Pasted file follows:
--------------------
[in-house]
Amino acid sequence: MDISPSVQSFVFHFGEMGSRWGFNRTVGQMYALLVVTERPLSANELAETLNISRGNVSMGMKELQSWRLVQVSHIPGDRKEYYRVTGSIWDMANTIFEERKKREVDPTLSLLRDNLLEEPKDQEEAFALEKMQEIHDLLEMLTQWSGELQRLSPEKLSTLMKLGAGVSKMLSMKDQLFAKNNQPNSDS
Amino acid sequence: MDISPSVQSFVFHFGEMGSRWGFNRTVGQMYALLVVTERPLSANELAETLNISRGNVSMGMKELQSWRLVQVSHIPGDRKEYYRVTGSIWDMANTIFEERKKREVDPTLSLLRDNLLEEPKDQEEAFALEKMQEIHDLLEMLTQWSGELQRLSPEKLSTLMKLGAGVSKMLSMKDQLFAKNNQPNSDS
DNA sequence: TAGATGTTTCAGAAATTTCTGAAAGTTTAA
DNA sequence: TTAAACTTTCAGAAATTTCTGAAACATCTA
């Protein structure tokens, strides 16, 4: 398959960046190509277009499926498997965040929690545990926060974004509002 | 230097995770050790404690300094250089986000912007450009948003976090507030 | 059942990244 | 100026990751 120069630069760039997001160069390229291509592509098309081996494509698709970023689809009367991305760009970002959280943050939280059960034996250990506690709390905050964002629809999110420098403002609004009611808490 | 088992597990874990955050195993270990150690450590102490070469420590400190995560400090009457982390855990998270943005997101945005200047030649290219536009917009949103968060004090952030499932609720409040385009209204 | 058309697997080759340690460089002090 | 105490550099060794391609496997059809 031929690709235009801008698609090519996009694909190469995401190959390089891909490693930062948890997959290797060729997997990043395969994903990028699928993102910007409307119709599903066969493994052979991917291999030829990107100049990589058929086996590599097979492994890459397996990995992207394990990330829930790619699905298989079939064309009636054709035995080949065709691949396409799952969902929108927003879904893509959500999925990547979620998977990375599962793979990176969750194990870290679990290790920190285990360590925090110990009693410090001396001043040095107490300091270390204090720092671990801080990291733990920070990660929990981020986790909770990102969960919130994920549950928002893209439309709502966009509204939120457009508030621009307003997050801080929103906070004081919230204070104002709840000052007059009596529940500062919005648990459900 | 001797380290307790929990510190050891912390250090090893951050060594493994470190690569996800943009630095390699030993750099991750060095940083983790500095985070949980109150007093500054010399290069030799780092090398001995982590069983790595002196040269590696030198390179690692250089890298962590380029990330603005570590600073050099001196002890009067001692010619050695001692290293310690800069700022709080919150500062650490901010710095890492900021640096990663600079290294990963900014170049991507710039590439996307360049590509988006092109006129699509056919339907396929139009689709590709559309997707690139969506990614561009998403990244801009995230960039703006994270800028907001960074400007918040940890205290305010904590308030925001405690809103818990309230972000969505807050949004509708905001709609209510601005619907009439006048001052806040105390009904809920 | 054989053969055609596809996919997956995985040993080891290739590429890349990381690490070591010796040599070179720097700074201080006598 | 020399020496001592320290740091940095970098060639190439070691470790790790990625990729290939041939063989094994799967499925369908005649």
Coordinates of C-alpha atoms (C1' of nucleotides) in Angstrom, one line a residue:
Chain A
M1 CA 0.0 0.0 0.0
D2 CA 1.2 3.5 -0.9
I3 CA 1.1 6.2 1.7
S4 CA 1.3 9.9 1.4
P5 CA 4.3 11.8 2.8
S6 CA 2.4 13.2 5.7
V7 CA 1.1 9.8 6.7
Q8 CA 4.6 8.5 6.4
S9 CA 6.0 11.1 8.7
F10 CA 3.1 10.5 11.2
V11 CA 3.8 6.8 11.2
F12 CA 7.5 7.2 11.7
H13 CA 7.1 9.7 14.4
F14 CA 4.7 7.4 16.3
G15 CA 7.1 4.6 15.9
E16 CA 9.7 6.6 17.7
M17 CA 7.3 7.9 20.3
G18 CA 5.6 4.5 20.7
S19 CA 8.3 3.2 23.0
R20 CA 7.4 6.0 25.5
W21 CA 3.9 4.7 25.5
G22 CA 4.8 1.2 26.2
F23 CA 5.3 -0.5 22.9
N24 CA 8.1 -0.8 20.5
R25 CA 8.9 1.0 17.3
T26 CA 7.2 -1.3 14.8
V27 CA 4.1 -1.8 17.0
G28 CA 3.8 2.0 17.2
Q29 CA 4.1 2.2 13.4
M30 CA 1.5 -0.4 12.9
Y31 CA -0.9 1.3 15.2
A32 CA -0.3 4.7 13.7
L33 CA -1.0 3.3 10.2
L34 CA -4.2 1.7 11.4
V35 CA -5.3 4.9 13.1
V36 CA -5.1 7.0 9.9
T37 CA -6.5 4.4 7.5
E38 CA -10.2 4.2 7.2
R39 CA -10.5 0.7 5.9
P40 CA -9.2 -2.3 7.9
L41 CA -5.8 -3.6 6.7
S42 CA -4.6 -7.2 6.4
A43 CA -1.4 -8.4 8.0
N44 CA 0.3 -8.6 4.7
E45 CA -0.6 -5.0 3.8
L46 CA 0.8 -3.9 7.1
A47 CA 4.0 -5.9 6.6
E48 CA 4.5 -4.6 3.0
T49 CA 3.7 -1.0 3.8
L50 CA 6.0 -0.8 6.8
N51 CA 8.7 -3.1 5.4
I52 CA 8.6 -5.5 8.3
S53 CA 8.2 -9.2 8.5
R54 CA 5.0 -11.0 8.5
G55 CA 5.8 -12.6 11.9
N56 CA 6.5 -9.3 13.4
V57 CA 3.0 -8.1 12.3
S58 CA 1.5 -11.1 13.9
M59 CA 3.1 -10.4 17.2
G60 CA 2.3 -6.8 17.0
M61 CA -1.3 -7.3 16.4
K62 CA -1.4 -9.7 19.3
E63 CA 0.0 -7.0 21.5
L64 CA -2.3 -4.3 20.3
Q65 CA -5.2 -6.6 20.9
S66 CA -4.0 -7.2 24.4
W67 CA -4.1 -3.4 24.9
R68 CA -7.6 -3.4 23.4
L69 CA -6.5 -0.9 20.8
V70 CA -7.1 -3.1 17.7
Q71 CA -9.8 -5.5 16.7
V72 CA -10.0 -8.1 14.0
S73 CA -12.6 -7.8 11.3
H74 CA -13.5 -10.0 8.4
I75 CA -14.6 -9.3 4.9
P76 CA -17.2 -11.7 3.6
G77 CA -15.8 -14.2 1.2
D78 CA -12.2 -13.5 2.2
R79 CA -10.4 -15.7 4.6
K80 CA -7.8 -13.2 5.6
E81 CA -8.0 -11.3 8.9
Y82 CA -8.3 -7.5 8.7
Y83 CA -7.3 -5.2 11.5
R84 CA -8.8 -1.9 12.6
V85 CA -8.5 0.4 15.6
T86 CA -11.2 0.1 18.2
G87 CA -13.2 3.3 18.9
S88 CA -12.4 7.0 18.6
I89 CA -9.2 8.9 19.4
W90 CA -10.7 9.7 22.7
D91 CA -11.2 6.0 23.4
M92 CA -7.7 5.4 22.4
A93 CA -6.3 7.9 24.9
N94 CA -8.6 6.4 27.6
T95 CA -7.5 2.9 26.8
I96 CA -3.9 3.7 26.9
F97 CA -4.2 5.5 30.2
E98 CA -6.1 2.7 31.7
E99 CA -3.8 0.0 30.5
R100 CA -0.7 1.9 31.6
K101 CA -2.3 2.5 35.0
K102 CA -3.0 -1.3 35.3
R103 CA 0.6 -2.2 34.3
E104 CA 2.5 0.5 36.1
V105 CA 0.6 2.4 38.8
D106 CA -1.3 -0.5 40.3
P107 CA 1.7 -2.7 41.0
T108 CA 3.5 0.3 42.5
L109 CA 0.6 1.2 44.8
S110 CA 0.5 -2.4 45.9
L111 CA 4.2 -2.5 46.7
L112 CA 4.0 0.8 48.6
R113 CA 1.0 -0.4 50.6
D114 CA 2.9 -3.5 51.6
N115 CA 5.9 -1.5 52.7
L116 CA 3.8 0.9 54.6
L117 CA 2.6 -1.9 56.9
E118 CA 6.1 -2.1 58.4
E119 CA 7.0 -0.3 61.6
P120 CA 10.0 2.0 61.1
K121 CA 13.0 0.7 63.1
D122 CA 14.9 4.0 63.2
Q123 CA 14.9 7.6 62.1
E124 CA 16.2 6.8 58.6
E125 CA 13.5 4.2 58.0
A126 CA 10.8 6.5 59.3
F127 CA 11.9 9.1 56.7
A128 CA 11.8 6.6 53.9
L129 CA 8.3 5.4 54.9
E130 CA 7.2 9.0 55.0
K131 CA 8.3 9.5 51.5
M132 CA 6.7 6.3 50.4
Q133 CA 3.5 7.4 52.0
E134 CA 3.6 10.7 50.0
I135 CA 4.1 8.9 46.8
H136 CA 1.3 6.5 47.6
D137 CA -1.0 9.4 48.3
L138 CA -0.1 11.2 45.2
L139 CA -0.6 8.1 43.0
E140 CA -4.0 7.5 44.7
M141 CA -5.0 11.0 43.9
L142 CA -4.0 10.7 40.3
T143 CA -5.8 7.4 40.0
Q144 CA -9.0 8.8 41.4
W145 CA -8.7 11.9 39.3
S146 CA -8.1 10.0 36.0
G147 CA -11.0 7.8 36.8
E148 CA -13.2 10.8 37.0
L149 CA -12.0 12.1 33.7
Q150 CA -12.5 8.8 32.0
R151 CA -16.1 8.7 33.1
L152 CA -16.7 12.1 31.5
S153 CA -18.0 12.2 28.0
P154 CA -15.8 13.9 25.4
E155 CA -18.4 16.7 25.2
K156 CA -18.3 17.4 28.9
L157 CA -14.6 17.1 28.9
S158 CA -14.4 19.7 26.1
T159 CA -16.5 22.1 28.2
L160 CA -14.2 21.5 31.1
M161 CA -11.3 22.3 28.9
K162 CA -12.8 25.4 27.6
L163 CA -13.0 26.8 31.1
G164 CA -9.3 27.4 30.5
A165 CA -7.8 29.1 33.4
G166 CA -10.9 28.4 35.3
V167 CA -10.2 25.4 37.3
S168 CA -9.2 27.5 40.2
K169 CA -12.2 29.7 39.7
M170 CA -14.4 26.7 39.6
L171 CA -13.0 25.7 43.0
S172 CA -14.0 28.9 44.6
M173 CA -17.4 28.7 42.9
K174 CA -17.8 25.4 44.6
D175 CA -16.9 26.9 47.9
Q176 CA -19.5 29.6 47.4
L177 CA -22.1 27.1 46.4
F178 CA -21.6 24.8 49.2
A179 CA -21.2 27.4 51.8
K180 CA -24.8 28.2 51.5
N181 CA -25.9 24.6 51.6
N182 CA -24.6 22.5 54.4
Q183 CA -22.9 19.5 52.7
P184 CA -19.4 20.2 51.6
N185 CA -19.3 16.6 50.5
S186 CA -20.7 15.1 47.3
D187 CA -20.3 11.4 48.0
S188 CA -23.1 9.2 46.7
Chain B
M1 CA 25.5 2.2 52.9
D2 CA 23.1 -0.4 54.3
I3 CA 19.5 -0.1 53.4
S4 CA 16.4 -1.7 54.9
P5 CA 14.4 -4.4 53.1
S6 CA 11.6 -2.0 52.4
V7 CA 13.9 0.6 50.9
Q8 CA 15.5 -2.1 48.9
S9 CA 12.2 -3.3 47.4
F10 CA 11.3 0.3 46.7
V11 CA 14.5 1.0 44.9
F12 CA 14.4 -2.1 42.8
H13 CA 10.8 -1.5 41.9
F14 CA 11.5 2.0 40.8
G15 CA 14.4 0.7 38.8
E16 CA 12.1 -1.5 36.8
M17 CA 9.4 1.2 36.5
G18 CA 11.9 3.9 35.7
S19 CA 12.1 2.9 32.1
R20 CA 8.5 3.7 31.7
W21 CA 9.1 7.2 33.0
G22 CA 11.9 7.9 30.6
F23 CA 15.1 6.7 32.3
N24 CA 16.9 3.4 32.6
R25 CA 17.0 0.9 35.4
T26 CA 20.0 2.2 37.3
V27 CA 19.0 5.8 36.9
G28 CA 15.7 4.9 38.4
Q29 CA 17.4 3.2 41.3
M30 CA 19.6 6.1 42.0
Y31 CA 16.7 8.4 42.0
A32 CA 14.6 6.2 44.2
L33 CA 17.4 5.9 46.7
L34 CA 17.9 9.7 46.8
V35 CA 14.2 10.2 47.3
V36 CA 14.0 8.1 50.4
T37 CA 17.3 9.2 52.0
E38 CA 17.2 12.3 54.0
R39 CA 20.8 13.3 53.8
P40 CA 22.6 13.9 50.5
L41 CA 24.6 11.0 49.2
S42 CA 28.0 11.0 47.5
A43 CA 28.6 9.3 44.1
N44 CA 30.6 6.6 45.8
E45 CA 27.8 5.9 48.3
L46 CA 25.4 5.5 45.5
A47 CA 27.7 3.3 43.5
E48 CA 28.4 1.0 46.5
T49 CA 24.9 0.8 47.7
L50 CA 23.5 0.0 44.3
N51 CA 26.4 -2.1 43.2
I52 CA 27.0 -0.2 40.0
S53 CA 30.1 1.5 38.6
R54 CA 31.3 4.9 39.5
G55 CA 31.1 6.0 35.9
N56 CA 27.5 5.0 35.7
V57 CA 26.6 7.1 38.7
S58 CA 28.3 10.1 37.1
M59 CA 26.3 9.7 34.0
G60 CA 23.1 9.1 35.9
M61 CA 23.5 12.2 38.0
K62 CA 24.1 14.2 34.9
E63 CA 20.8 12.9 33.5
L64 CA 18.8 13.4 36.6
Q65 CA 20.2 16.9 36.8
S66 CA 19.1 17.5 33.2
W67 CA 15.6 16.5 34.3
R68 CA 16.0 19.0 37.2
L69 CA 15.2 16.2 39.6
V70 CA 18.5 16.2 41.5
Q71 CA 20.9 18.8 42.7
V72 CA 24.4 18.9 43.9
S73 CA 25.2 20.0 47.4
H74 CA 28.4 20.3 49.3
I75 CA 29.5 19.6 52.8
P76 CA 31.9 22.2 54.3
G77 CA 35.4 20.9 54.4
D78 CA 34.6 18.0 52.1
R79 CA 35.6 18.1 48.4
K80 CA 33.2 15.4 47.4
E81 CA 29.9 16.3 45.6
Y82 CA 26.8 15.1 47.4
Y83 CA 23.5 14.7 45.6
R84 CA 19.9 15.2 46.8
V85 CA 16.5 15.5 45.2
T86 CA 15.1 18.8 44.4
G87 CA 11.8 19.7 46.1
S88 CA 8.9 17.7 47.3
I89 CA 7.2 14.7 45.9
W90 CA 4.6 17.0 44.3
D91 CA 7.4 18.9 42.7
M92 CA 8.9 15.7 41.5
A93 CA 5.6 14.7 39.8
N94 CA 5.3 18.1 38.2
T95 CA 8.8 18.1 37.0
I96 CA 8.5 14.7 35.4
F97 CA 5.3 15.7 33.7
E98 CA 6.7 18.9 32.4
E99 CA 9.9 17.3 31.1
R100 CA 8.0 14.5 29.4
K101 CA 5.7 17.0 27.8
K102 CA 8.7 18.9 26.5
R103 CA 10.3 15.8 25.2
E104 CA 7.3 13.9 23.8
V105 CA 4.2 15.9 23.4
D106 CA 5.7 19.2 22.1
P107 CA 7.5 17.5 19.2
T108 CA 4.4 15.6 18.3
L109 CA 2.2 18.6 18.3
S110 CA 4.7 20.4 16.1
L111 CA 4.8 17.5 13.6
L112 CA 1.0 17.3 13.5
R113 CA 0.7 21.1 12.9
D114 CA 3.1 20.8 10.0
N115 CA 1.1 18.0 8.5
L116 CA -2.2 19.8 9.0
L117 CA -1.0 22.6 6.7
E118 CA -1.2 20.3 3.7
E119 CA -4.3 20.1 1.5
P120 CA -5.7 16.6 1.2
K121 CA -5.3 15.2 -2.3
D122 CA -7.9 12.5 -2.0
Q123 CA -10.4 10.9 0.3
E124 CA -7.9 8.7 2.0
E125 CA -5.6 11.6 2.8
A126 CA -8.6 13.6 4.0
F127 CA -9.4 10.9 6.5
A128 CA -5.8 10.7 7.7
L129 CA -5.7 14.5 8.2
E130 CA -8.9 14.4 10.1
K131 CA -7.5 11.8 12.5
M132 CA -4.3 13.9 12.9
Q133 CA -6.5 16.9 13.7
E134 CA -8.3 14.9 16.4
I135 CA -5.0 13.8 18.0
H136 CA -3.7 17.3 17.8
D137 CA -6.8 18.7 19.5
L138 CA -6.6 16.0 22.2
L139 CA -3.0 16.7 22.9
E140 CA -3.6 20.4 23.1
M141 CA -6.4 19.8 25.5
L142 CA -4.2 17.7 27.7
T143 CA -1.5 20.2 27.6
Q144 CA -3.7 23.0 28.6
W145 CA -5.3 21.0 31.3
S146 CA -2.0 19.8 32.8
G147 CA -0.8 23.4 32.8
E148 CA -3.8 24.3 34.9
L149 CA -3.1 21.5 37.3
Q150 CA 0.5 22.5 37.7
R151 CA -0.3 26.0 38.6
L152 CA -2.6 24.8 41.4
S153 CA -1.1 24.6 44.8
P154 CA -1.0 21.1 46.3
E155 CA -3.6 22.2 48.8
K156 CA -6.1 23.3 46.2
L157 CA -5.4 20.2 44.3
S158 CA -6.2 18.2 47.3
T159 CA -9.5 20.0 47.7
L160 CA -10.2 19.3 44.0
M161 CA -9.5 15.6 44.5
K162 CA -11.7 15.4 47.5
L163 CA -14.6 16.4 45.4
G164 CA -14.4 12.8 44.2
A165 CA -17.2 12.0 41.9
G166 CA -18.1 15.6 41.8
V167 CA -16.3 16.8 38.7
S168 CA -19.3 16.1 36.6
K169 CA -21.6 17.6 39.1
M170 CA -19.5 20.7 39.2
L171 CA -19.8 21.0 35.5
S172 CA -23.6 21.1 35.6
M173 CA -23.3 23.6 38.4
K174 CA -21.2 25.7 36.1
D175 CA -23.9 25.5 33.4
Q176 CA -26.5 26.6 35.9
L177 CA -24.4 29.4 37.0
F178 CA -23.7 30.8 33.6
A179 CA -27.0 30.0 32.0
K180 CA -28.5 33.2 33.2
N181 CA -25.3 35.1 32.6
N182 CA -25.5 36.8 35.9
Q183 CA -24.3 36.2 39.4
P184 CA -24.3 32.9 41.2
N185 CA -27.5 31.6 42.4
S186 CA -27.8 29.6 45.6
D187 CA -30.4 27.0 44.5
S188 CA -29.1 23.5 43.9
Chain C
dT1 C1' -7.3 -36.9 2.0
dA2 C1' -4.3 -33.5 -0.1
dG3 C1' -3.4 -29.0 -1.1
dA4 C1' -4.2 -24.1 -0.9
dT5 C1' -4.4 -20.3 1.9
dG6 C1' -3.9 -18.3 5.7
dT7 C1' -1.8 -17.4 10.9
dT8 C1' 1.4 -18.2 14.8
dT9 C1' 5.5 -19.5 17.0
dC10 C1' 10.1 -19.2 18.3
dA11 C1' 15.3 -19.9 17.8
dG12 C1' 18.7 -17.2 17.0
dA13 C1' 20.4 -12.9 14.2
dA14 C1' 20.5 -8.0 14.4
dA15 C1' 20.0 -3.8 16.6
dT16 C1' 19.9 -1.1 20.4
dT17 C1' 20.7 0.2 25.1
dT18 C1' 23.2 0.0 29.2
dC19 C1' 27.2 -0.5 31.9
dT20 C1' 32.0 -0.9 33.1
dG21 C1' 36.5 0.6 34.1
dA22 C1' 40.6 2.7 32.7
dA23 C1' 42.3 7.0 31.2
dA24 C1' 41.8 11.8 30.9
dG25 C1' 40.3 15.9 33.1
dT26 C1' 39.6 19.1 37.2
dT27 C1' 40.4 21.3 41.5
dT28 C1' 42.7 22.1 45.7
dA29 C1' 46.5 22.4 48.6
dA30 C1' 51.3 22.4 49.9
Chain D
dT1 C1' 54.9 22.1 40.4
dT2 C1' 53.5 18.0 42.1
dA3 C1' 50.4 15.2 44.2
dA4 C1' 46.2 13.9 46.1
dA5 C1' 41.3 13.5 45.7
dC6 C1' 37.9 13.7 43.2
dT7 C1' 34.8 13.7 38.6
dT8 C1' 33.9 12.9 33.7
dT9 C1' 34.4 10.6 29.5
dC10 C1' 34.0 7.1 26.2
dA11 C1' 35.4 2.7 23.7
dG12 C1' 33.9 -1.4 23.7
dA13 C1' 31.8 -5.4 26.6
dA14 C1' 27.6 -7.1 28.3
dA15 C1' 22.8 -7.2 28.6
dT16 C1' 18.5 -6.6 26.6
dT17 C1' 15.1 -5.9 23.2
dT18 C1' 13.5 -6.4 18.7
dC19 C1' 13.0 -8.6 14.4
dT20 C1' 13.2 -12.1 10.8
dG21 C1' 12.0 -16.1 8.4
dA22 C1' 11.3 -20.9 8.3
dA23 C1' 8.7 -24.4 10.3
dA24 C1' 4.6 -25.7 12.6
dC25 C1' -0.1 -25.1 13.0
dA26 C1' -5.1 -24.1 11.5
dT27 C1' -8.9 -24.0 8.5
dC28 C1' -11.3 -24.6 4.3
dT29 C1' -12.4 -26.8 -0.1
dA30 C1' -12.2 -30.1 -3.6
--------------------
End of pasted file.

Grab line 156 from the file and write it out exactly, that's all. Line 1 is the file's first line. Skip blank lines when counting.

E148 CA -13.2 10.8 37.0